A carpet-cleaning company may discover the identities of seven “John Does” who posted unfavorable reviews of the business on the Yelp social networking site; the Court of Appeals affirms a circuit court decision holding Yelp in civil contempt for refusing to comply with a subpoena duces tecum.
Yelp is a social networking site that allows users to post and read reviews on local businesses. Yelp does not require users to use their actual name or place of residence. It typically records the Internet Protocol (IP) addresses from which each posting is made. This information is stored in Yelp’s administrative database, which is accessible to Yelp’s custodian of records in San Francisco. Yelp employs a proprietary algorithm to filter potentially less reliable reviews, which are moved to a separate page that a user can access by clicking on a filtered reviews link at the bottom of a business listing.
Plaintiff business filed suit against the authors of seven specific critical reviews. Plaintiff alleged it tried to match the negative reviews with its customer database but could find no record that the negative reviewers were actual customers of plaintiff. Plaintiff alleged the negative comments were defamatory because they falsely stated that plaintiff had provided shoddy service to each reviewer. Yelp objected to the subpoena from plaintiff; ultimately, the circuit court found Yelp in contempt for failure to respond to the SDT and imposed a monetary sanction of $500 and $1,000 in attorney’s fees.
On appeal, Yelp argues the First Amendment requires a showing of merit on both the law and facts before a subpoena to identify an anonymous speaker is enforced. Yelp also argues the circuit court lacked jurisdiction to subpoena its documents.
An Internet user does not shed his free speech rights at the log-in screen. The right to free speech is assiduously guarded in all mediums of expression, from the analog to the digital. Where, as here, speech constitutes an expression related solely to the economic interests of the speaker and its audience, any First Amendment right to speak anonymously enjoys a limited measure of protection, commensurate with its subordinate position in the scale of First Amendment values, and is subject to modes of regulation that might be impermissible in the realm of noncommercial expression.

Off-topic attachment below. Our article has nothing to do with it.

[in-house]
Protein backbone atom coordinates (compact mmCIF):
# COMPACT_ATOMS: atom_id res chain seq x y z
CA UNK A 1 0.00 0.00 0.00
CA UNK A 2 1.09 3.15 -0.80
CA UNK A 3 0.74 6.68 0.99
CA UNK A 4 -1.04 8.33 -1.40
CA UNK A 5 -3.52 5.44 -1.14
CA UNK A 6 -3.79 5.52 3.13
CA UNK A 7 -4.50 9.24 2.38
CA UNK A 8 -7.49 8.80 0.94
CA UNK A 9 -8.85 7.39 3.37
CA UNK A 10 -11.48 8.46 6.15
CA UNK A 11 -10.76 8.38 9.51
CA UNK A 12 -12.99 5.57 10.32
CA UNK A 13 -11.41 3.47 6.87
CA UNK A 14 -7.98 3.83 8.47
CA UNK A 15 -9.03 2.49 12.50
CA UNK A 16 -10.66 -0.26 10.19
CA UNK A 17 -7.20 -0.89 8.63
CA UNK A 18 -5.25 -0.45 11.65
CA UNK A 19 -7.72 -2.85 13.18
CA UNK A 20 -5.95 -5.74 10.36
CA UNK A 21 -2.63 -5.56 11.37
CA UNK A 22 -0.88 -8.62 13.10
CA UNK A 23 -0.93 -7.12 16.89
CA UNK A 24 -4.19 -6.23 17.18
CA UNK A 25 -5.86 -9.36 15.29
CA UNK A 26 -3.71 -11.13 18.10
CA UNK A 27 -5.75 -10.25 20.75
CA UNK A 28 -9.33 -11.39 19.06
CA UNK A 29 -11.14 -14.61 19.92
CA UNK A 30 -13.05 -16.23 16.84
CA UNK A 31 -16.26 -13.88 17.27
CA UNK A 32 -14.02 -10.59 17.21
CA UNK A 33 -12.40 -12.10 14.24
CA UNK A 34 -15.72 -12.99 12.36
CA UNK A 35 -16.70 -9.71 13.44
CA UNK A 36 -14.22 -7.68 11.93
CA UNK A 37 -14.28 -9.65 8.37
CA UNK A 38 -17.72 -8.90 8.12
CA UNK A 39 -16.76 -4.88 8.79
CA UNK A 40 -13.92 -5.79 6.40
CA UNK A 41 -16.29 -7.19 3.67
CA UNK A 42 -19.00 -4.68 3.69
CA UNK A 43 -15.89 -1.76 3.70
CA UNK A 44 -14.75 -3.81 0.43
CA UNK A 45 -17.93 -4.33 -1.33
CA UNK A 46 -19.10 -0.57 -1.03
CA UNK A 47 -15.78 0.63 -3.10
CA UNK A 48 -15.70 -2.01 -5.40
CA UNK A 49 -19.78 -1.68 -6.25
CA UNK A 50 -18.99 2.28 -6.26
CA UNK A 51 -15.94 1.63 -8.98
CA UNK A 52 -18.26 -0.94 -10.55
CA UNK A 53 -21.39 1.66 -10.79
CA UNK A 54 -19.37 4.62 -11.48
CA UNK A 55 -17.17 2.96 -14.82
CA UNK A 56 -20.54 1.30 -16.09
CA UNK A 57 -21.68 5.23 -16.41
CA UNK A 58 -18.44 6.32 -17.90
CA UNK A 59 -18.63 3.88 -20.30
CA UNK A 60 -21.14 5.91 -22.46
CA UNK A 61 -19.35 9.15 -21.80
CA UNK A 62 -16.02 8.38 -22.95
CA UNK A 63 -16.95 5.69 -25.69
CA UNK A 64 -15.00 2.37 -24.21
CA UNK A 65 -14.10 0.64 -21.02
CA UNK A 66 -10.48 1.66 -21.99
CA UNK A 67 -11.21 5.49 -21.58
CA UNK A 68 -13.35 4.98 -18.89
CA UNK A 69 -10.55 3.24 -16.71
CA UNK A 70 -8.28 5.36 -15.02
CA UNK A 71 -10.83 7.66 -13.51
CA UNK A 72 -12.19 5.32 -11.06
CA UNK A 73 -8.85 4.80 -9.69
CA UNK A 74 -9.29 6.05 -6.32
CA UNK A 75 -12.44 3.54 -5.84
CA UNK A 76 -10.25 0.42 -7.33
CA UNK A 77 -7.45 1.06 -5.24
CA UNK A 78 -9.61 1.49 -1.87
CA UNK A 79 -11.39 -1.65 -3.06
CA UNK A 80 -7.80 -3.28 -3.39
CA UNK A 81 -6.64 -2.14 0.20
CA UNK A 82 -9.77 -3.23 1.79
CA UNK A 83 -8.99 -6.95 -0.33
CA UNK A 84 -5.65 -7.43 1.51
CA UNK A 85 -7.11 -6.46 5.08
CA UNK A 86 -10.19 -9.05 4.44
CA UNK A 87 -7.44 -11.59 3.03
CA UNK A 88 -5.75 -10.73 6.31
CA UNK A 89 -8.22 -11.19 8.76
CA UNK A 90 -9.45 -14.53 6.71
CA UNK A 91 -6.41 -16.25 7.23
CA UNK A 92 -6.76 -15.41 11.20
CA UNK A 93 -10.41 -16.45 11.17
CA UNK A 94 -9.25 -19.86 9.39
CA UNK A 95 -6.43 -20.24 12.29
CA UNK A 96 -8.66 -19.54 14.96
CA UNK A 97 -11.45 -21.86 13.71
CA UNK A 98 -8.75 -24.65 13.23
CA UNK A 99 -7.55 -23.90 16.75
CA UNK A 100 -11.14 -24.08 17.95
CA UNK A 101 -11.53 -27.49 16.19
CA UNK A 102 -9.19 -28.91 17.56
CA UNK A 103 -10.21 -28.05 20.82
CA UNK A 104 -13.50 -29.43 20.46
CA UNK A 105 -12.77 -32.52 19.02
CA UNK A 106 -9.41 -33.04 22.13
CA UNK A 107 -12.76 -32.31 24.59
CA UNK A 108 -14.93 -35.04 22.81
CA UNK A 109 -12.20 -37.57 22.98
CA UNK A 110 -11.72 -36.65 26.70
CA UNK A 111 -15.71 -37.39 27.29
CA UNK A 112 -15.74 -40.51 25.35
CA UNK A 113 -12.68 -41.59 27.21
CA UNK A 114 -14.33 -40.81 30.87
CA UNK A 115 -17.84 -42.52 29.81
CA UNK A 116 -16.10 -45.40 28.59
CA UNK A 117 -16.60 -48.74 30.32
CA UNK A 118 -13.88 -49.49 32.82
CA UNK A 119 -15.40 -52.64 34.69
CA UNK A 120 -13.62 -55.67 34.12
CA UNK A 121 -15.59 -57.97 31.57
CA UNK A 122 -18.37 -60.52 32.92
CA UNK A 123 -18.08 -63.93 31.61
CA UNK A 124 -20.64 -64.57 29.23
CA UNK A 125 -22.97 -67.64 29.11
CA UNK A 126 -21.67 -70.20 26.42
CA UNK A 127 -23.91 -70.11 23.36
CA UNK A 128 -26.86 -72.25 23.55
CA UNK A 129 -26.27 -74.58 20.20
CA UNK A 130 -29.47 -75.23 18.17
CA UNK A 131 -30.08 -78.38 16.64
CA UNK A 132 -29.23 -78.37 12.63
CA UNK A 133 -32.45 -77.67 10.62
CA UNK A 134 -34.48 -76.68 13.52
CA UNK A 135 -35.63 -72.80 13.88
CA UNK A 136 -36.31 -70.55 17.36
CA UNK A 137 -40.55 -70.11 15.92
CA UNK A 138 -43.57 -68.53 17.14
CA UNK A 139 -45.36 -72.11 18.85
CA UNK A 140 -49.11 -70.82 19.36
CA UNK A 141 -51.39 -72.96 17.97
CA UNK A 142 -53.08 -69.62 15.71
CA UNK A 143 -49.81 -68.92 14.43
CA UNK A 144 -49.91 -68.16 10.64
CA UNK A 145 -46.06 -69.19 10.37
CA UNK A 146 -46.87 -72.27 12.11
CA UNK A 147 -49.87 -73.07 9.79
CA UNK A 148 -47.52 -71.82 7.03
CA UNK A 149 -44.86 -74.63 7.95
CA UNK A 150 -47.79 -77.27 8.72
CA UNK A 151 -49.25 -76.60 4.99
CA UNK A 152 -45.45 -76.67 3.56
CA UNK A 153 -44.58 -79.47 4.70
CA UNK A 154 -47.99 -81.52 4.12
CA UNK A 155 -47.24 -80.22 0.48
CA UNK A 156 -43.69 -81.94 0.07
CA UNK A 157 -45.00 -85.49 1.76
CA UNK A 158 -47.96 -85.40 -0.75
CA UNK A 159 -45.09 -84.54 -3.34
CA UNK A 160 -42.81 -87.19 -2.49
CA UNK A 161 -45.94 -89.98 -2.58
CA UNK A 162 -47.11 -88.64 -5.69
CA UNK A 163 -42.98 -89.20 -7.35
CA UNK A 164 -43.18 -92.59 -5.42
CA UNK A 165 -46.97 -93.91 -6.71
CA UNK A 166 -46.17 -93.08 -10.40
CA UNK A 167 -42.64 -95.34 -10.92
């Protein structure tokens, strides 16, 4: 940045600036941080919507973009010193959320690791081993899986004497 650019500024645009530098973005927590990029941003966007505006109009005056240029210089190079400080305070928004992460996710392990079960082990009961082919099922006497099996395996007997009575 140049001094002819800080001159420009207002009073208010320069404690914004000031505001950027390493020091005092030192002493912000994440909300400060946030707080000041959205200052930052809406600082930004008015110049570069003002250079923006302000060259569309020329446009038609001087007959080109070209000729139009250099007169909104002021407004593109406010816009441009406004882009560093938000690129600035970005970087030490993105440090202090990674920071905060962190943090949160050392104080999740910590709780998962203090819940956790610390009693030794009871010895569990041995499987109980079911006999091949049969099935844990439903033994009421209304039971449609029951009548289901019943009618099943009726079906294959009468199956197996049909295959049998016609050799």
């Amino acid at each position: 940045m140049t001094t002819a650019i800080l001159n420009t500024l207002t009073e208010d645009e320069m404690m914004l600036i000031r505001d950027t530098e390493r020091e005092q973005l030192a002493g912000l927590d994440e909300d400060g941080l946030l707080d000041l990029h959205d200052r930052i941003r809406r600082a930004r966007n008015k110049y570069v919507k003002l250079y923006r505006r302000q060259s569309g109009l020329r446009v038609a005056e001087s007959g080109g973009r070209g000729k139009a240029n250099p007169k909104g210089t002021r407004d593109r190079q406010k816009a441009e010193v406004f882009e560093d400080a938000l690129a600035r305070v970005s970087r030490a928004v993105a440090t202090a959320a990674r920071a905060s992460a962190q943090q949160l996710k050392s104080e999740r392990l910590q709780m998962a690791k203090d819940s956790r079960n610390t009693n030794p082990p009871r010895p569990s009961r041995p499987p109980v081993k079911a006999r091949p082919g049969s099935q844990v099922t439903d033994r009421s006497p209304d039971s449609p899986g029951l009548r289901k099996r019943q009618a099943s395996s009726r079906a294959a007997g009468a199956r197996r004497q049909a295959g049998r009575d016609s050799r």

Yelp argues the First Amendment requires a showing of merit on both the law and the facts before a SDT to identify an anonymous speaker is enforced. This is an issue of first impression at the appellate level in the commonwealth, and neither the U.S. Supreme Court nor the 4th U.S. Circuit Court of Appeals has addressed this issue. Instead of applying the standard set forth in Va. Code § 8.01-407.1, which sets forth the standard for discovering the identity of persons communicating anonymously over the Internet, Yelp argues we should adopt standards enunciated in Dendrite Int’l Inc. v. Doe No. 3, 775 A.2d 756 (N.J. Sup. Ct. App. Div. 2001), and progeny.
Virginia is one of many jurisdictions to develop its own unmasking standard, Code § 8.01-207.1, adopted in 2001. This statute provides a procedure that must be followed when a person files a subpoena seeking information about the identity of an anonymous individual that engaged in Internet communications that are allegedly tortious or illegal.
We decline to declare Code § 8.01-407.1 unconstitutional. We cannot identify a clear, palpable, and free from doubt infirmity. We hold that Code § 8.01-407.1 provides the path of analysis that a circuit court must follow when determining whether to enforce a SDT seeking the identity of an anonymous communicator. Here, it is clear the circuit court complied with the requirements of Code § 8.01-407.1 in determining whether to enforce the SDT seeking the identity if the Doe defendants. We hold the circuit court did not abuse its discretion in enforcing the SDT.
Concurrence & dissent
Haley, S.J.: I concur with the majority: 1) that the trial court had subpoena jurisdiction over Yelp and 2) that Code § 8.01-407.1 provides a procedural and substantive path of analysis for determining the propriety of issuing an unmasking SDT which constitutionally balances the First Amendment protection of an anonymous speaker and the right of redress for defamation.
In oral argument before this court, plaintiff candidly admitted it cannot say the John Doe defendants are not customers until it obtains their identities.
Under the facts in this case, the balance envisioned by Code § 8.01-407.1 should weigh for the protection afforded by our Constitution. I would reverse the trial court finding of civil contempt and quash the subpoena duces tecum.
Yelp Inc. v. Hadeed Carpet Cleaning Inc. (Petty) No. 0116-13-4, Jan. 7, 2014; Alexandria Cir.Ct. (Kemler) Paul A. Levy for appellant; Raighne C. Delaney for appellee; Kevin M. Goldberg for appellant amici Reporters Committee for Freedom of the Press, et al. VLW 014-7-001, 27 pp.